• Nice. I agree that U.S. companies have business exposure overseas, but I still like actual international companies as well in my portfolio. But its certainly not wrong to have little to no exposure to international stocks; Warren Buffett and John Bogle do not recommend any international stocks.

  2. what do you recommend for dividend reinvestments for taxable accounts using ETFs? Mutual Funds keep track of the taxable things when you sell them. Someone said it is hard to keep track of ETFs with small amounts purchased (ie dividend reinvestment) so when you sell it becomes a bit of a headache. Should folks just take the dividend cash and then buy their own lots every so often or not worry about it? Dividend reinvestment is so convenient.

    • Thanks for the great question, Ann. I can’t speak for other brokerage houses, but Fidelity keeps track of all of your small lots from dividend reinvestments. You can set dividend reinvestments on or off for ETFs. Since Fidelity keeps track of all of your odd lots when you sell your ETFs, you can easily import your tax returns from Fidelity into most tax software (I have personal experience with TurboTax and H&R Block). If you like the convenience of dividend reinvestments with mutual funds, then you should turn dividend reinvestments on for your ETFs as well. I hope this helps!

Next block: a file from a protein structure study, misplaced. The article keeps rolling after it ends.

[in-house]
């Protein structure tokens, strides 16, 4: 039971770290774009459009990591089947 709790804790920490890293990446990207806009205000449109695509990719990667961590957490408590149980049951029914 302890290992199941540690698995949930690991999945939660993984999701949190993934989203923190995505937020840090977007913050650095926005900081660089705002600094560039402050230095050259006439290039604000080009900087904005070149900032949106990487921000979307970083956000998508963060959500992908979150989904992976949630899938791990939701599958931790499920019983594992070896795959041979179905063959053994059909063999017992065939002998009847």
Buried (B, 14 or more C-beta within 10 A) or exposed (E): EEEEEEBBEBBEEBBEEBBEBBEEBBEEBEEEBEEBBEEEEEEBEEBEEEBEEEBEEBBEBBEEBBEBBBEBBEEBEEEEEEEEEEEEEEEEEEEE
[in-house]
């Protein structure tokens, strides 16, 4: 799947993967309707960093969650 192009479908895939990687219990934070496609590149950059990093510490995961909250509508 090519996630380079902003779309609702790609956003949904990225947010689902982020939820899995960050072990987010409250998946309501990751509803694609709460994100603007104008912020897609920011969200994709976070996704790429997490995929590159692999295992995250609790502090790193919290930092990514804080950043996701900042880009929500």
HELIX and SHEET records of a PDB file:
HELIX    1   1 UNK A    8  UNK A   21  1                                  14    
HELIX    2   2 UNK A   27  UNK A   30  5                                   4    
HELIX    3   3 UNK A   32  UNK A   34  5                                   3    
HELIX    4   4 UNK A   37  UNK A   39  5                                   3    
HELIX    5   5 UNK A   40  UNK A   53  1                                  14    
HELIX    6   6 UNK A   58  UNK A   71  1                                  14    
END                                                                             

3. I have a ~$9k car loan at a low interest rate that I’m currently paying off (1.65%). I had enough in savings to not need the loan but I figured it would be better to invest the principal in an index fund with a (historically) higher return. Should I switch that out to an ETF since it’s being held in a taxable account to save on the taxes? Is the activity assessment fee ($0.01-$0.03 per $1,000 principal, otherwise known as the SEC fee) from selling ETFs going to affect that in any way since I may need to sell once or twice a year? Thanks!

    • Hi Jeff,

      It makes financial sense to keep the car loan and invest it in the market, which has a higher expected (but not guaranteed) return than 1.65%. Switching it out to an ETF is a no-brainer if you are currently in the 10% or 15% tax brackets, since you pay no long-term capital gains. If you’re in a higher tax bracket, you’d have to run the numbers to see whether its worth switching over. E-mail me via the contact page and I can try to run the numbers for you.

      The activity assessment fees is 0.001%-0.003%, and really shouldn’t affect your investment decisions.